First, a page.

This year will see the launch of the Cornell Center for Historical Keyboards where the University’s historical keyboard instruments will be kept in concert-ready condition for historically-informed study, performance, and recording of classic and romantic repertoire. As part of the celebration of these instruments, the music department presents a festival, “Fugitive Resonance: The Piano in the Early 20th-Century” January 25-27, featuring the Blüthner “Aliquot grand” piano from 1878 and the 1908 Kovner Steinway.
Associate Professor Roger Moseley, director of the Center, says that the Blüthner piano features an additional string on the upper pitches of the instrument that creates a rich, complex tone that Debussy is said to have loved. Moseley further explains that “the piano music of Debussy and his contemporaries exhibits a heightened sensitivity to timbre. At their hands, sonority is not subsidiary to pitch and rhythm, but rather becomes an essential musical element in its own right. The Blüthner offers performers and listeners the opportunity of exploring new dimensions of piano sound while also opening up historical perspectives on how this music was played and heard in its own day.” All events are free and open to the public.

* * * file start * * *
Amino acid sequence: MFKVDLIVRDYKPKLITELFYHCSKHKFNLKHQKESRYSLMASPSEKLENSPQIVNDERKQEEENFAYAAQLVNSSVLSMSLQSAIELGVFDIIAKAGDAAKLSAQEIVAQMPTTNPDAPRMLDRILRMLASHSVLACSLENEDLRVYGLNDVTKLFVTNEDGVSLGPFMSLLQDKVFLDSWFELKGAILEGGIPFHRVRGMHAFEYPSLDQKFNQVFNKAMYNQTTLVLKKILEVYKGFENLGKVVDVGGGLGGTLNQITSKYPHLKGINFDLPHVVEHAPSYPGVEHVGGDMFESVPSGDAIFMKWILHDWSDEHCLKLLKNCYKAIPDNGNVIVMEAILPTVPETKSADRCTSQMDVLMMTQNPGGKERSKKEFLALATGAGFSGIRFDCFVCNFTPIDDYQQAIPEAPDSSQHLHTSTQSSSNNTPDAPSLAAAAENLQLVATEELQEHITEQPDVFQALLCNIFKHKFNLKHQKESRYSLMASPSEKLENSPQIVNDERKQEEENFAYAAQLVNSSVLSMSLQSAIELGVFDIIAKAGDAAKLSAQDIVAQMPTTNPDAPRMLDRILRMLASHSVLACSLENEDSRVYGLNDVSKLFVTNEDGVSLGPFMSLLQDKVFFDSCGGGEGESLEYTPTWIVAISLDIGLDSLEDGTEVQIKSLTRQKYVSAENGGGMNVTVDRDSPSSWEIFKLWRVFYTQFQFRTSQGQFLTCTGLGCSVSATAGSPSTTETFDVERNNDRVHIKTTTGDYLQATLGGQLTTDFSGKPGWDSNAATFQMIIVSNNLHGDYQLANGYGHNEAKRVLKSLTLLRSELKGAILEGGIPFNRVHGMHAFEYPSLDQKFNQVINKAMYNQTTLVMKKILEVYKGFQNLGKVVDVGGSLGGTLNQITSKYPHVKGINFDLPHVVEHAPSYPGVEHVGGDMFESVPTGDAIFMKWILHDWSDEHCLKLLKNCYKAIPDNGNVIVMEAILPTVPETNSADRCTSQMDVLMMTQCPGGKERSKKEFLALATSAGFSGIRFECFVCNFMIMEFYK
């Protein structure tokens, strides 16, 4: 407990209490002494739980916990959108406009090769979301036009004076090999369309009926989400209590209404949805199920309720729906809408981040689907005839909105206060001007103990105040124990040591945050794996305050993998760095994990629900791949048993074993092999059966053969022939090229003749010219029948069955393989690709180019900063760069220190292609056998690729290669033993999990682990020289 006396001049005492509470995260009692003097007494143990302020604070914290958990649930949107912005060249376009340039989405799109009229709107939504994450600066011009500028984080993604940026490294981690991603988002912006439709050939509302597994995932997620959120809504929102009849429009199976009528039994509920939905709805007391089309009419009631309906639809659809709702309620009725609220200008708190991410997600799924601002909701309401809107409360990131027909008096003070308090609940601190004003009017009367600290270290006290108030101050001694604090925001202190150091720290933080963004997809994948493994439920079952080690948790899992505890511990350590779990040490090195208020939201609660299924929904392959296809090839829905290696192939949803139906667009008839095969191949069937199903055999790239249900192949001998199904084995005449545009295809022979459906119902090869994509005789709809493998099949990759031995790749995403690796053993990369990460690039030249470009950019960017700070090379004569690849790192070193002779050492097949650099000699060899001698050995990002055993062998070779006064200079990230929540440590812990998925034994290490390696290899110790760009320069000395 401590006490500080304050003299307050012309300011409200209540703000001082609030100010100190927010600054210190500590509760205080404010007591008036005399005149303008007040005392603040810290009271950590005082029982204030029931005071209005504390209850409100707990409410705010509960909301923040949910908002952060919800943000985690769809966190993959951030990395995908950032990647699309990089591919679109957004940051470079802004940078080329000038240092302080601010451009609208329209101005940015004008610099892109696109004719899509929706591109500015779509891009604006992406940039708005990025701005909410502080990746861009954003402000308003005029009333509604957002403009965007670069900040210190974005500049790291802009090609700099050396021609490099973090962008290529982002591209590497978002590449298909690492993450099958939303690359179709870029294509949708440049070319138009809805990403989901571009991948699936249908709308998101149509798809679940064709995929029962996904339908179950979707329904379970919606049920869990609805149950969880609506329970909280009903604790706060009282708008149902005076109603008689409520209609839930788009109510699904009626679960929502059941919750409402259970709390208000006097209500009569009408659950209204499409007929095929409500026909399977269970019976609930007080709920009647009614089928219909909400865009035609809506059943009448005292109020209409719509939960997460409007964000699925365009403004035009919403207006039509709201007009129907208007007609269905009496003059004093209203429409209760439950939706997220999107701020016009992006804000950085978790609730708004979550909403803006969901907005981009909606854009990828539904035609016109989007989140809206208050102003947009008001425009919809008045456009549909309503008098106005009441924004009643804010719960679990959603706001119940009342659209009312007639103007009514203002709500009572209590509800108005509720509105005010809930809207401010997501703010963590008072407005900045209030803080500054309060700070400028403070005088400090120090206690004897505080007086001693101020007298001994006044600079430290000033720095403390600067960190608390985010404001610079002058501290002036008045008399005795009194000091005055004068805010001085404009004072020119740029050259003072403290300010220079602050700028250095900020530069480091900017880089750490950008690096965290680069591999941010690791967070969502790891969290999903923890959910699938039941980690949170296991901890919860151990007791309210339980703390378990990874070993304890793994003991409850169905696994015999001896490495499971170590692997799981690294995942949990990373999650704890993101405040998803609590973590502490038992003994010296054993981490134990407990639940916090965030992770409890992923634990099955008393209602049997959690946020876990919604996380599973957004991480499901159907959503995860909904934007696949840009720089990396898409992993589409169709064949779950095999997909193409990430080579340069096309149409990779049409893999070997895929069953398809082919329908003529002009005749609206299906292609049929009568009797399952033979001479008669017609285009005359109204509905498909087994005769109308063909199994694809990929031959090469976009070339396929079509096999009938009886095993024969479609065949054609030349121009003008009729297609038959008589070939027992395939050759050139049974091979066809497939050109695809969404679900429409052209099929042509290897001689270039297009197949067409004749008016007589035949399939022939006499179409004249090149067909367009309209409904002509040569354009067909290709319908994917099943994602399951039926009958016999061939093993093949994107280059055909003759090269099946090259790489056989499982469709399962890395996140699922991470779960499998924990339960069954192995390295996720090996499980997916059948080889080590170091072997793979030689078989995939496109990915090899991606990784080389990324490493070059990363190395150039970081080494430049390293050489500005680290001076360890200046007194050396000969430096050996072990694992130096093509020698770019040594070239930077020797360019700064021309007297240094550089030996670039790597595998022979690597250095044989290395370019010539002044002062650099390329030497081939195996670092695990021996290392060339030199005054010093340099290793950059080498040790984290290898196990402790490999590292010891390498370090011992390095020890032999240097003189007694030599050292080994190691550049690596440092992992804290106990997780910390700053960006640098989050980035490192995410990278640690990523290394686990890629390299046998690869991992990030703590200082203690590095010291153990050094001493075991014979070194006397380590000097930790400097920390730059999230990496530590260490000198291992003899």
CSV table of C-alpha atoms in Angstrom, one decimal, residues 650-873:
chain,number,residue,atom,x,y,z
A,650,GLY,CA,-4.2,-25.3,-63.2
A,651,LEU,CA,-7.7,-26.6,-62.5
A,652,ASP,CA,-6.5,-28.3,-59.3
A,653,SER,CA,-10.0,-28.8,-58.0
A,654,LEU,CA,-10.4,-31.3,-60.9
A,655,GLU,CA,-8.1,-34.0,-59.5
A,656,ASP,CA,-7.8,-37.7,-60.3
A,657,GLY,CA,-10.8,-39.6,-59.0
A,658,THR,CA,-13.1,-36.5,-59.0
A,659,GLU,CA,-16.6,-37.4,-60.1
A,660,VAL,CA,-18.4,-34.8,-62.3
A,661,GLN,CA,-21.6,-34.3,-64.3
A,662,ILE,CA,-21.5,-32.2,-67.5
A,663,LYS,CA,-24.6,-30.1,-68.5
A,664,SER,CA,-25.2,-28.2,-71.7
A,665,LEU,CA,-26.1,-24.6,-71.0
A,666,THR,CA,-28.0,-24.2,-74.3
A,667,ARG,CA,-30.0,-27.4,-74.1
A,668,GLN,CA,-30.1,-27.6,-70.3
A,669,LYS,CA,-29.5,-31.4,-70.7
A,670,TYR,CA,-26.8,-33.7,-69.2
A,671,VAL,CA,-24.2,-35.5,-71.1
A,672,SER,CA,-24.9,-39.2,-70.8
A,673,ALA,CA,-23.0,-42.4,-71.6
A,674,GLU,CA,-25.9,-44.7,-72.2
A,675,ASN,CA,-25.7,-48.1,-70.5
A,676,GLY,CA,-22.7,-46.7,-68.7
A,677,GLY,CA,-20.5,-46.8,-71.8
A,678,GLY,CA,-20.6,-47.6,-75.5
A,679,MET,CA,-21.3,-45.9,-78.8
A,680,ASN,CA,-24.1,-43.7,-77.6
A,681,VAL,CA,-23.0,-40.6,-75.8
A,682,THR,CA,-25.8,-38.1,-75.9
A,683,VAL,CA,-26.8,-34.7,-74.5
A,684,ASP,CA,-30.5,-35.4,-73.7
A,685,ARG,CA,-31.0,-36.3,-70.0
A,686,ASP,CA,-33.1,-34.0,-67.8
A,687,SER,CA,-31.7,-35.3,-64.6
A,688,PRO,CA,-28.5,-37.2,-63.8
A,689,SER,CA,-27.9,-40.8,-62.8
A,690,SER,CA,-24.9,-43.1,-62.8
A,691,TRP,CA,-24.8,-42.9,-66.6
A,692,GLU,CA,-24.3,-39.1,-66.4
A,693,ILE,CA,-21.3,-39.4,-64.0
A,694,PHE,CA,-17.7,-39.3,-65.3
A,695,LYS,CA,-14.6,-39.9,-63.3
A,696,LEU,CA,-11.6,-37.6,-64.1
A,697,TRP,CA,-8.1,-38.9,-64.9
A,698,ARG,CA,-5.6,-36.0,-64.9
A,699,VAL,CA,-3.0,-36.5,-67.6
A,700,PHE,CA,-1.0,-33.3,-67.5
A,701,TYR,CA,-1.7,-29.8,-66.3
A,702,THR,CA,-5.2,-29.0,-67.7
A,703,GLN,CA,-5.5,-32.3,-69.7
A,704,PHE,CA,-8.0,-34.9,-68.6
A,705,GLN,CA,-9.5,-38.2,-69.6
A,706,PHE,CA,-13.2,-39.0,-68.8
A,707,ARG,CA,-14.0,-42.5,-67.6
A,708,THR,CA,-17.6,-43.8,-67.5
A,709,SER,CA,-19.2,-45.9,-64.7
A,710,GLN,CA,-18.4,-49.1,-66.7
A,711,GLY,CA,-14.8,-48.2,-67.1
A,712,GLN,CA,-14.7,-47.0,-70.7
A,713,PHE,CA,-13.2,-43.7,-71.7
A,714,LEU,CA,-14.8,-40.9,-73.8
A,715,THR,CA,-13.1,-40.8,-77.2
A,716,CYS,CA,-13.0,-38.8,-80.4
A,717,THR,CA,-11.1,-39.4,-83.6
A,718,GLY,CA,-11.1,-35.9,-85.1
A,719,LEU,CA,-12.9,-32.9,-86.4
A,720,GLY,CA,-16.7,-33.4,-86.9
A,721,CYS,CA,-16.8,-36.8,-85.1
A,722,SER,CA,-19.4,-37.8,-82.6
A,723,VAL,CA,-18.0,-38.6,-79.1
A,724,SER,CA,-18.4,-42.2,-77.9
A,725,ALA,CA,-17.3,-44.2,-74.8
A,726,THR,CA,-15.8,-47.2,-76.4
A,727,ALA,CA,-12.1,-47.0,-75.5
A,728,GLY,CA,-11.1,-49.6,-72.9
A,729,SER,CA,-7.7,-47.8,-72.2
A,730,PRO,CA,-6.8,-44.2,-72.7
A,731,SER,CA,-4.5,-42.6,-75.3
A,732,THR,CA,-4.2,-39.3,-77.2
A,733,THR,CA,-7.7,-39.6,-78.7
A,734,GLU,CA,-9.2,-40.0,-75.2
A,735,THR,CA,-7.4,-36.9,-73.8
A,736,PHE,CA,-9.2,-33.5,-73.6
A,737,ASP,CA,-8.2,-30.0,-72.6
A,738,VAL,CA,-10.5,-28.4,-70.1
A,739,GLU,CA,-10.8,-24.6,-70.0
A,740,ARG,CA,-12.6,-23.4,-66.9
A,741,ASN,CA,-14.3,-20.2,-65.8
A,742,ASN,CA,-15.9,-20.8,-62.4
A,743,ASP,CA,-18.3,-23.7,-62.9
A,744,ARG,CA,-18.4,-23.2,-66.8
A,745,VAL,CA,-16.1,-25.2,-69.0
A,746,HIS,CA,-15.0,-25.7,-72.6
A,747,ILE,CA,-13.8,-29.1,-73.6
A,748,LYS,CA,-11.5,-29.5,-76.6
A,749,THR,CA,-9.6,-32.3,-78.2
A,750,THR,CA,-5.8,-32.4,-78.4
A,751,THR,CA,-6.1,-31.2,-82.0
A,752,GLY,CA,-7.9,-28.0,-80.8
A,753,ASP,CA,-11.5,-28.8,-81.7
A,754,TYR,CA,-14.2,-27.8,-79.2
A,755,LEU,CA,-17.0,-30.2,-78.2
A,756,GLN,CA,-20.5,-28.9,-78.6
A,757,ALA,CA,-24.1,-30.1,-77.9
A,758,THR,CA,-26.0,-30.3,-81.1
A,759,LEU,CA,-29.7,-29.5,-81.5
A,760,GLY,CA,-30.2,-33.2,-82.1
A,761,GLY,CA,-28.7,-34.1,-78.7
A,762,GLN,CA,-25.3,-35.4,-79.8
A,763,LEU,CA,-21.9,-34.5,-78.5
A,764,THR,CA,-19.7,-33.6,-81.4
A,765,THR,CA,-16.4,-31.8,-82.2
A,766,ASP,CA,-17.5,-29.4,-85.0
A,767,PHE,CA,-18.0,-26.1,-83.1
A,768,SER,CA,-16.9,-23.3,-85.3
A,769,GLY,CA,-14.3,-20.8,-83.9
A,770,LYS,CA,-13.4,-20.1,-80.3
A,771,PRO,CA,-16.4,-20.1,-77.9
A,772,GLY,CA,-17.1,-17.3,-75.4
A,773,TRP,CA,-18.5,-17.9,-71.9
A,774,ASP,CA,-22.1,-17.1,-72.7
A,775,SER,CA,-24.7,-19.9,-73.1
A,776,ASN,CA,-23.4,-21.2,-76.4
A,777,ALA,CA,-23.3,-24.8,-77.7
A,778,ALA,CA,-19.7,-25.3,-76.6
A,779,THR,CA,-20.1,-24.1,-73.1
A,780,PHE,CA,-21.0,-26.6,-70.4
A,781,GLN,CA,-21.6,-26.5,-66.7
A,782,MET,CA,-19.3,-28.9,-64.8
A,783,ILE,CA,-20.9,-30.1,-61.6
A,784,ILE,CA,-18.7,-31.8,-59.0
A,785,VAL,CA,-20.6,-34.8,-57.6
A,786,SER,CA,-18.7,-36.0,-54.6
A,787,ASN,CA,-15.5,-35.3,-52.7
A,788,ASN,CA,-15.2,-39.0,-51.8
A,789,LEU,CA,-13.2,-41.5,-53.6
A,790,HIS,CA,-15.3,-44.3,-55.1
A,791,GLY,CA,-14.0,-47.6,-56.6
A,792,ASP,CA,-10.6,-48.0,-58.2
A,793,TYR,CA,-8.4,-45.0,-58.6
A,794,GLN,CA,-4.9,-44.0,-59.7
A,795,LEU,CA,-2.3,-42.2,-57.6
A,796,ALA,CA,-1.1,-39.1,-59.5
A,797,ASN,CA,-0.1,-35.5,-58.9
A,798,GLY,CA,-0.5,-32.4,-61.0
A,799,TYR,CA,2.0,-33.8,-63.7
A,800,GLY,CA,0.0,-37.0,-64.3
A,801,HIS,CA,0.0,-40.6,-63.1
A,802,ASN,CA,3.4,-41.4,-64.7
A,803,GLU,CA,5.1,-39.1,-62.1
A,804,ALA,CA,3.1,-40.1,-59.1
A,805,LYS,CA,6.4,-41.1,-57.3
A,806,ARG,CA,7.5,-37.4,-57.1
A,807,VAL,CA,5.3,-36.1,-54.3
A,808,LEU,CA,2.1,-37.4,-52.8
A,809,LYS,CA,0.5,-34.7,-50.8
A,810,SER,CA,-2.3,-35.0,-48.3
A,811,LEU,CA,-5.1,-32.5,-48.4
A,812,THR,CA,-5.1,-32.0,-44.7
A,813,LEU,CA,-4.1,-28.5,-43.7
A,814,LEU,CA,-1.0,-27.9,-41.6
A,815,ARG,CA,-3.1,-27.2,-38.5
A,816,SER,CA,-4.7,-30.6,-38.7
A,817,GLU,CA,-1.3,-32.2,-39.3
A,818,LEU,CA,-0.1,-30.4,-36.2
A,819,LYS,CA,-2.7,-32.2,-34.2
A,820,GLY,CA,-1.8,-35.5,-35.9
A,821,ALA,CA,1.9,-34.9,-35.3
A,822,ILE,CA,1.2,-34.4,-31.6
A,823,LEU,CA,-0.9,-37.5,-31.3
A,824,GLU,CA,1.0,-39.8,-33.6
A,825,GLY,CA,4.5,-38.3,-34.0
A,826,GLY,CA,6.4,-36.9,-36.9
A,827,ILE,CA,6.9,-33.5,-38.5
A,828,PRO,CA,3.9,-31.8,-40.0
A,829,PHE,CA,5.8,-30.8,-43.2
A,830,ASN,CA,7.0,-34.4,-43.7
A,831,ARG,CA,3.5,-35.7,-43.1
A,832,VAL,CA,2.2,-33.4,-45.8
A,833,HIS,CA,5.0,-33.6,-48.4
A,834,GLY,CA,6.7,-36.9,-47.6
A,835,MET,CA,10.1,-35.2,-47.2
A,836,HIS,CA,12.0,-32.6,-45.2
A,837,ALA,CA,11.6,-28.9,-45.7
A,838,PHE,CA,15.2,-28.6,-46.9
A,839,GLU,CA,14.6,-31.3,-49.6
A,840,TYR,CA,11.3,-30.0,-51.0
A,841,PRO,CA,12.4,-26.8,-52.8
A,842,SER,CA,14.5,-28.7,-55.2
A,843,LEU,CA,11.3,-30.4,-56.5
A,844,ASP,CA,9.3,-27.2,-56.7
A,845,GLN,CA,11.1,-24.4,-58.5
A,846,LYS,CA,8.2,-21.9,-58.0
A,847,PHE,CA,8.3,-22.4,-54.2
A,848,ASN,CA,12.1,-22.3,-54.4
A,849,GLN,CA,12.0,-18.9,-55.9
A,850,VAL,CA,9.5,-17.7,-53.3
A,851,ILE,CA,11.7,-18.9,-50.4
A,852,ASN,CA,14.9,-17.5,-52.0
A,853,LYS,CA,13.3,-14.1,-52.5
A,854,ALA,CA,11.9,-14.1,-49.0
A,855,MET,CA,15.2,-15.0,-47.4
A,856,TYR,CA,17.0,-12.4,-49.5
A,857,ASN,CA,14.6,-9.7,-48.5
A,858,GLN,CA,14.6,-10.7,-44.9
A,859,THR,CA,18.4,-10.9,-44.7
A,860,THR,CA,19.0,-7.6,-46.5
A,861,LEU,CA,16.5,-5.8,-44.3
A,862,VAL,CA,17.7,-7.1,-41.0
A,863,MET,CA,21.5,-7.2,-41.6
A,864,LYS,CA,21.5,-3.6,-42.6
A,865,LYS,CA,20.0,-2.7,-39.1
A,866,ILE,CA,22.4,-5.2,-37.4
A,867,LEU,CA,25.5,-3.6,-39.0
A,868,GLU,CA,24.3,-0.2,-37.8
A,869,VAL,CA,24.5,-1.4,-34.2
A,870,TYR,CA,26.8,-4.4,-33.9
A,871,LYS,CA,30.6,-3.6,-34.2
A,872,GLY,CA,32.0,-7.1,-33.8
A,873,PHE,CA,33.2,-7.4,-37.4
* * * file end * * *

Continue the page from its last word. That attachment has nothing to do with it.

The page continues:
Friday, January 25, 8:00 pm, Barnes Hall
Entends la douce nuit: An Evening of Debussy, celebrating the centenary of his death. Lucy Fitz Gibbon, soprano, and Roger Moseley, piano, perform a selection of songs, and students from the piano studio of Xak Bjerken/Ryan McCullough will perform solo works.
Saturday, January 26, 11:00 am, Barnes Hall
Jocelyn Ho (UCLA) will present a lecture-recital that draws on the piano rolls made by Debussy in 1912 to claim that Debussy’s pianism was firmly grounded in the tradition of Chopin and Liszt. Discussion to follow.
Saturday, January 26, 8:00 pm, Barnes Hall
Mike Lee, piano, and Wayne Lee, violin, present a program of early 20th-century music, including Webern, Schoenberg, and Debussy’s sonata for violin and piano
Sunday, January 27, 3:00 pm, Barnes Hall
Music from early 20th-century Vienna, featuring Xak Bjerken and students performing Berg, Webern, Zemlinsky, Ravel, and Scriabin.
For questions about the Cornell Center for Historical Keyboards or the Fugitive Resonance Festival, please email the program coordinator, Kiko Nobusawa, at TN75@cornell.edu.